Ebden Falls But Can’t Explain Why - UBITENNIS
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Ebden Falls But Can’t Explain Why

Matthew Ebden, a quarterfinalist at Halle in 2018, faced Radu Albot, who was making his tournament debut, in the first round of the Noventi Open. Insights from the players about their exciting three set match were unavailable because of interview restrictions.

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Matthew Ebden (@ATP_Tour - Twitter)

When people who are passionate about tennis learn that I am a tennis journalist, the first comment that is almost always made is – I would love to have your job.

 

More often than not I completely agree. True, there is the pressure of coming up with an interesting story idea then doing the necessary background research in order to produce a story that captivates readers. There are other issues to confront such as the number of words required, along with deadline times. But, overall being a tennis journalist is for the most part, interesting and enjoyable.

Today, it became less so. I decide to write about Matthew Ebden, the 31-year old Australian, who is No. 80 in the rankings. He faced Radu Albot, who is 29 and hails from Moldova. He is ranked No. 41. (Interestingly, both were born in November, Albot on the 11th and Ebden on the 26th.) They had only met once before. Ebden was forced to retire to Albot because of a foot injury, when he trailed 6-0, 3-2 at this year’s Miami Open.

The Noventi Open is a 500 event being played in Halle, Germany. Here, a columnist must send an e-mail to the ATP PR & Marketing people working the championship with a request to interview a player.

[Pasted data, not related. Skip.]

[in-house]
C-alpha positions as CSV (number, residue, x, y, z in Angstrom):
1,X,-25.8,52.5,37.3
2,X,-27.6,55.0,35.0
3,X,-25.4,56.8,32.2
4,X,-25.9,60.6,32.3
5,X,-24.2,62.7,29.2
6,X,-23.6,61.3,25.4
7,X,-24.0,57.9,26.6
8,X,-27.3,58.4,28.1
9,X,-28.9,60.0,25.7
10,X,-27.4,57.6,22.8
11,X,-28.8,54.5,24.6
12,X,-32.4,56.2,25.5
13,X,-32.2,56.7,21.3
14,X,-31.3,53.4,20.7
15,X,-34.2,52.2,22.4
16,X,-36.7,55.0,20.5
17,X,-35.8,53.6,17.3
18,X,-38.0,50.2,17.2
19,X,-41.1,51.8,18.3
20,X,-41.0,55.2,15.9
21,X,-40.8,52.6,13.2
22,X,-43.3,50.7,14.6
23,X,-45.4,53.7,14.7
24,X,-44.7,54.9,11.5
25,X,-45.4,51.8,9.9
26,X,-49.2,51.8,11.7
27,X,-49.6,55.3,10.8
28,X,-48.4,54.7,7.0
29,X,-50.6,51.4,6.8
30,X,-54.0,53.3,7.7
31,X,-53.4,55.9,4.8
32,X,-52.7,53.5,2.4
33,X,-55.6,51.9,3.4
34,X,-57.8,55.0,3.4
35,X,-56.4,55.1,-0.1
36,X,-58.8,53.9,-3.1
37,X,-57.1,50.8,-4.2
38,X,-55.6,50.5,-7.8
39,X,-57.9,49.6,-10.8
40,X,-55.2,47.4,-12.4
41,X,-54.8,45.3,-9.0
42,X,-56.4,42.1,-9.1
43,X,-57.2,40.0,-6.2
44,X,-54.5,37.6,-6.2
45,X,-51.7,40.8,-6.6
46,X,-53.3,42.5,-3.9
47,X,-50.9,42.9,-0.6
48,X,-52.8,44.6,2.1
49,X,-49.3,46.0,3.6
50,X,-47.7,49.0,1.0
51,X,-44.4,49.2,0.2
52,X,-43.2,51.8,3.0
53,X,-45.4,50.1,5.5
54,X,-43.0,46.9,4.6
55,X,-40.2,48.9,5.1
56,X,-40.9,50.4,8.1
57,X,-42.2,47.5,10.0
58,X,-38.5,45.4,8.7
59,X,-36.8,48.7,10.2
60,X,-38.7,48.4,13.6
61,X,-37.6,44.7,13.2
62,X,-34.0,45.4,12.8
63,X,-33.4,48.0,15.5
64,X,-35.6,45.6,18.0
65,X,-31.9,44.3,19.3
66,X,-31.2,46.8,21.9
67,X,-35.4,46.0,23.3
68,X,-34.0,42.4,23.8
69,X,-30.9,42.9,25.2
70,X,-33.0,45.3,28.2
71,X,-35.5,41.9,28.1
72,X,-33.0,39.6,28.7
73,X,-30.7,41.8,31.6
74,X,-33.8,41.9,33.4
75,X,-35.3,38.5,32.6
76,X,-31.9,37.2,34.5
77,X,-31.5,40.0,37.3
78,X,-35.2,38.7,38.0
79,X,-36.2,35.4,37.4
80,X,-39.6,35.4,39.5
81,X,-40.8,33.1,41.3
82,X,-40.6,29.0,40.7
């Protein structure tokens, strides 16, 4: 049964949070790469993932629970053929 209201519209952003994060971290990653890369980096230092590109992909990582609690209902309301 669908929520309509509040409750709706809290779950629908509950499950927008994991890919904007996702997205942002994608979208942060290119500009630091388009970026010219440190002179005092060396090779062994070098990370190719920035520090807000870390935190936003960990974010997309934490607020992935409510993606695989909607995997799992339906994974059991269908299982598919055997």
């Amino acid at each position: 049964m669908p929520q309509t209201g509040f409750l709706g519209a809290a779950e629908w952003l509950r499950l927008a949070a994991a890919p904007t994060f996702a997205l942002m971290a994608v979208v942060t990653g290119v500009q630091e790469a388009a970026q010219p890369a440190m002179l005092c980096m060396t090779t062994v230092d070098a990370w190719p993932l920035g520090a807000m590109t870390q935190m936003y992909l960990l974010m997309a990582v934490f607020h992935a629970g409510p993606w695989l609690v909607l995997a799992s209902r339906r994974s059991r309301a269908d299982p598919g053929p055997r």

I did this asking to speak with Ebden. I explained that I wanted to follow up on the Ubitennis story I wrote last year when he entered the tournament as a Special Exempt and reached the quarterfinals losing 7-6, 7-5 to Roger Federer.

The response I received was – This has to be win only. What seemed worse was that the interview, if he won, needed to be conducted in the “Mixed Zone” not an interview room.  Having written about the game for fifty-years, the answer was bewildering, shocking says it better. The reason given was confusing, because it came from an individual whose job is to be a conduit so media members can have direct access to the player(s) enabling them to better tell a tournament story.

(For those not in the know, the Mixed Zone is a cramped area immediately the behind the court on which the match is played where a sweat dripping player tries to gather his thoughts while a journalist attempts to find a stable spot on a tippy round chest high table to rest his notebook and scribble comments or place a tape recorder.)

As disappointed as I was with the “win only” dictate, I was more disappointed by not being able to talk with Ebden. He is eloquent and thoughtful when he answers questions. As an aside, he enrolled in law/commerce at the University of Western Australia and would have become a lawyer had he not become a successful tennis professional.